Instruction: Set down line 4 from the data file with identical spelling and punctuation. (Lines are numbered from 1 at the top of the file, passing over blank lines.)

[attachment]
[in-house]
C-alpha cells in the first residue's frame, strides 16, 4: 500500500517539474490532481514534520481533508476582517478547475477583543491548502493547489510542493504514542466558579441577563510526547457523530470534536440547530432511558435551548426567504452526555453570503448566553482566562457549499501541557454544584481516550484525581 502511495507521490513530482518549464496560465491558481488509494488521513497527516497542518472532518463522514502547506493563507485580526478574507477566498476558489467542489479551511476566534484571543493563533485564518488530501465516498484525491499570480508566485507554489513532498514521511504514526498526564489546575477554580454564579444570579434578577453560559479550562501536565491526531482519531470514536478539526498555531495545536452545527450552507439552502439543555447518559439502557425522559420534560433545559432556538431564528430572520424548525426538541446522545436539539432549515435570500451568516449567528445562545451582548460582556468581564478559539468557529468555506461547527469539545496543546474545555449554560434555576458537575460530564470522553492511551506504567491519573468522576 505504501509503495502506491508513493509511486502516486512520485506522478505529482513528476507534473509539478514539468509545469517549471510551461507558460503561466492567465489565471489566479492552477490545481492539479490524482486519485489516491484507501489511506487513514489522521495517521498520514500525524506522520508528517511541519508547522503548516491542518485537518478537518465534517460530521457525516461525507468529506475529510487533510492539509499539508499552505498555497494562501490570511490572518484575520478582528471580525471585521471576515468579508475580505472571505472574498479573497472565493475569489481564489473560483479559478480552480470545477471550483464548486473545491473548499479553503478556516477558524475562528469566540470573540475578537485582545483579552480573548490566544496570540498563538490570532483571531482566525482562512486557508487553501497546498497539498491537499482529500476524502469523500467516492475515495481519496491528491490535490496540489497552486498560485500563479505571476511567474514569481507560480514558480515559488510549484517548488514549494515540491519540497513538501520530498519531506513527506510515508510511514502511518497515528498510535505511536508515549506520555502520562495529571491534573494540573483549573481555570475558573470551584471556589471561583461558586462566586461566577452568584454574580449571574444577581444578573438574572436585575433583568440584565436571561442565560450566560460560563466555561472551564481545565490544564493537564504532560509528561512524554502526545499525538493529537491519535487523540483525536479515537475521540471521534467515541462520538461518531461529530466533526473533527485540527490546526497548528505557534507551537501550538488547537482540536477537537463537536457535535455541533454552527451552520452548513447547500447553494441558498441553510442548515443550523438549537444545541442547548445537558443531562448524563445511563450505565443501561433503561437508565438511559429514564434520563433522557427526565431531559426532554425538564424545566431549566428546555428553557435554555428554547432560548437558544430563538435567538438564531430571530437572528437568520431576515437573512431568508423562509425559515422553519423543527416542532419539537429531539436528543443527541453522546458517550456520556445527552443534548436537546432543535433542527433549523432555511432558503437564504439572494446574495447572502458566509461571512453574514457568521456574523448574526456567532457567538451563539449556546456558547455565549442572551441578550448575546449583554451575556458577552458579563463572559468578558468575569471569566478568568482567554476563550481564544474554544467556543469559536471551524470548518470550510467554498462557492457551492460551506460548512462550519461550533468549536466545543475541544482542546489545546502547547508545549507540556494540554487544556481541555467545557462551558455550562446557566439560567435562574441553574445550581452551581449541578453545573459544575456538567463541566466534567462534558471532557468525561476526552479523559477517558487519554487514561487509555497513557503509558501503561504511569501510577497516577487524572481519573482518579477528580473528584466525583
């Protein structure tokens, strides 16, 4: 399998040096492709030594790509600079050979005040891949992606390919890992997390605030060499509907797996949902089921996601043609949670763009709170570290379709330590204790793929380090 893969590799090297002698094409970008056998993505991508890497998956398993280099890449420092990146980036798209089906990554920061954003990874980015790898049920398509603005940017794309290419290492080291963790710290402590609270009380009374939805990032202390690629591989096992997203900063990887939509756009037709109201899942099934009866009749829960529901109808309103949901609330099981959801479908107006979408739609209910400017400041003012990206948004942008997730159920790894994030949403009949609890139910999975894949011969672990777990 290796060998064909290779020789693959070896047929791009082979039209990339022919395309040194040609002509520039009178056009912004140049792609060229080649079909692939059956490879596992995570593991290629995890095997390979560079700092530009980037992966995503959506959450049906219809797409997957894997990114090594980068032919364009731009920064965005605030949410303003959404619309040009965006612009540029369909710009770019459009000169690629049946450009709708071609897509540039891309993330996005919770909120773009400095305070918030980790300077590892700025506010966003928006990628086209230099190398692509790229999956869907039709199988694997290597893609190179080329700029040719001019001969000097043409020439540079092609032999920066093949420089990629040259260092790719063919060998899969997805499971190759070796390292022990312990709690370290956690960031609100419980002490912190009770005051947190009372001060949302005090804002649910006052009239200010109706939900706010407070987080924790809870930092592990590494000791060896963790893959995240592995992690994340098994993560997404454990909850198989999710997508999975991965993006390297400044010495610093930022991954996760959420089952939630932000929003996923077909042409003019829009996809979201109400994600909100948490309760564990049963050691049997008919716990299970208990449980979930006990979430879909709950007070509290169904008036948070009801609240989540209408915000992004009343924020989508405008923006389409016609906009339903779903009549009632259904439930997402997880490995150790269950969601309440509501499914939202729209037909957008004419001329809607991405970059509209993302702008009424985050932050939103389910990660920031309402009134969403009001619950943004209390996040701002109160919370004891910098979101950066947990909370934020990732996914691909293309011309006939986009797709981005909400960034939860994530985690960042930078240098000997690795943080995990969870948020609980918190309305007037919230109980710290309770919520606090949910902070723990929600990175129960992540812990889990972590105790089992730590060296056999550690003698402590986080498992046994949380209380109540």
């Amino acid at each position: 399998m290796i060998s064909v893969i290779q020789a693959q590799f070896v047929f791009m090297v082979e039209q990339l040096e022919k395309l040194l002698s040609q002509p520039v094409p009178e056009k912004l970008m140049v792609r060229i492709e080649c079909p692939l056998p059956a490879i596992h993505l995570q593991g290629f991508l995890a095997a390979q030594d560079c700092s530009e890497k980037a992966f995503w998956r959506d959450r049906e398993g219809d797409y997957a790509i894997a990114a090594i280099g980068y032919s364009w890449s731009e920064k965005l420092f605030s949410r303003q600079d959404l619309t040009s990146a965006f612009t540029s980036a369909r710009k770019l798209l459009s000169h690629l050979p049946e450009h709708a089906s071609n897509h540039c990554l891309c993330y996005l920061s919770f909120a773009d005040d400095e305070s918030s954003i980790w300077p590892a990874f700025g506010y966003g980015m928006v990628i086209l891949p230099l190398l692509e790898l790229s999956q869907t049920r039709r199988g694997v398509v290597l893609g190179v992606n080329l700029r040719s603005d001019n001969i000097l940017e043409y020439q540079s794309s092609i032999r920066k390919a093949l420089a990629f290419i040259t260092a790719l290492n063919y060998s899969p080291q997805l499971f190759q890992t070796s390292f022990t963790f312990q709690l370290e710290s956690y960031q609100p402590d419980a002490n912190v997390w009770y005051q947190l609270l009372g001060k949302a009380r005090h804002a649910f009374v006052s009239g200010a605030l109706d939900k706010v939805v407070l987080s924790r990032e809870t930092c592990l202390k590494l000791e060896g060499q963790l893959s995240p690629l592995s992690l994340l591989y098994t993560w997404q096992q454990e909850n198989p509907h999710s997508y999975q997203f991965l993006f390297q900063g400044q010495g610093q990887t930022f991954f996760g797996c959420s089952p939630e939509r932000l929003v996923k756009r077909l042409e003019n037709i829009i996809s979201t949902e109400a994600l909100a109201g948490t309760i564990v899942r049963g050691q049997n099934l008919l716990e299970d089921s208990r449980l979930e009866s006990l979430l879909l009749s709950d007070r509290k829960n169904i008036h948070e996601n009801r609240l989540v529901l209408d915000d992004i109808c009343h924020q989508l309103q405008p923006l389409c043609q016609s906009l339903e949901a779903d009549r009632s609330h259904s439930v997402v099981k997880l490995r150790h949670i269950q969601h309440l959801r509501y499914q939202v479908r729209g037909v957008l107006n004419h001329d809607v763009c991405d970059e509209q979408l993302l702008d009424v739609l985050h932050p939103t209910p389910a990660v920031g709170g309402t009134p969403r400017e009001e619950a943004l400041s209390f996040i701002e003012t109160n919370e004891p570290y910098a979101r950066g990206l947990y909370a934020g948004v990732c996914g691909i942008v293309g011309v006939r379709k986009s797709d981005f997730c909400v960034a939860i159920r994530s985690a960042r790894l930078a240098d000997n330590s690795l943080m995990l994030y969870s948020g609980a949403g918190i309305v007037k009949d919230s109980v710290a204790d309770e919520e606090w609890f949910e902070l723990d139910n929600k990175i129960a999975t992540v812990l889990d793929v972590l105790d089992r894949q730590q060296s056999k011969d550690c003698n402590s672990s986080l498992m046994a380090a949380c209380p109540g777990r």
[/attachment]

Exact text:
């Amino acid at each position: 399998m290796i060998s064909v893969i290779q020789a693959q590799f070896v047929f791009m090297v082979e039209q990339l040096e022919k395309l040194l002698s040609q002509p520039v094409p009178e056009k912004l970008m140049v792609r060229i492709e080649c079909p692939l056998p059956a490879i596992h993505l995570q593991g290629f991508l995890a095997a390979q030594d560079c700092s530009e890497k980037a992966f995503w998956r959506d959450r049906e398993g219809d797409y997957a790509i894997a990114a090594i280099g980068y032919s364009w890449s731009e920064k965005l420092f605030s949410r303003q600079d959404l619309t040009s990146a965006f612009t540029s980036a369909r710009k770019l798209l459009s000169h690629l050979p049946e450009h709708a089906s071609n897509h540039c990554l891309c993330y996005l920061s919770f909120a773009d005040d400095e305070s918030s954003i980790w300077p590892a990874f700025g506010y966003g980015m928006v990628i086209l891949p230099l190398l692509e790898l790229s999956q869907t049920r039709r199988g694997v398509v290597l893609g190179v992606n080329l700029r040719s603005d001019n001969i000097l940017e043409y020439q540079s794309s092609i032999r920066k390919a093949l420089a990629f290419i040259t260092a790719l290492n063919y060998s899969p080291q997805l499971f190759q890992t070796s390292f022990t963790f312990q709690l370290e710290s956690y960031q609100p402590d419980a002490n912190v997390w009770y005051q947190l609270l009372g001060k949302a009380r005090h804002a649910f009374v006052s009239g200010a605030l109706d939900k706010v939805v407070l987080s924790r990032e809870t930092c592990l202390k590494l000791e060896g060499q963790l893959s995240p690629l592995s992690l994340l591989y098994t993560w997404q096992q454990e909850n198989p509907h999710s997508y999975q997203f991965l993006f390297q900063g400044q010495g610093q990887t930022f991954f996760g797996c959420s089952p939630e939509r932000l929003v996923k756009r077909l042409e003019n037709i829009i996809s979201t949902e109400a994600l909100a109201g948490t309760i564990v899942r049963g050691q049997n099934l008919l716990e299970d089921s208990r449980l979930e009866s006990l979430l879909l009749s709950d007070r509290k829960n169904i008036h948070e996601n009801r609240l989540v529901l209408d915000d992004i109808c009343h924020q989508l309103q405008p923006l389409c043609q016609s906009l339903e949901a779903d009549r009632s609330h259904s439930v997402v099981k997880l490995r150790h949670i269950q969601h309440l959801r509501y499914q939202v479908r729209g037909v957008l107006n004419h001329d809607v763009c991405d970059e509209q979408l993302l702008d009424v739609l985050h932050p939103t209910p389910a990660v920031g709170g309402t009134p969403r400017e009001e619950a943004l400041s209390f996040i701002e003012t109160n919370e004891p570290y910098a979101r950066g990206l947990y909370a934020g948004v990732c996914g691909i942008v293309g011309v006939r379709k986009s797709d981005f997730c909400v960034a939860i159920r994530s985690a960042r790894l930078a240098d000997n330590s690795l943080m995990l994030y969870s948020g609980a949403g918190i309305v007037k009949d919230s109980v710290a204790d309770e919520e606090w609890f949910e902070l723990d139910n929600k990175i129960a999975t992540v812990l889990d793929v972590l105790d089992r894949q730590q060296s056999k011969d550690c003698n402590s672990s986080l498992m046994a380090a949380c209380p109540g777990r």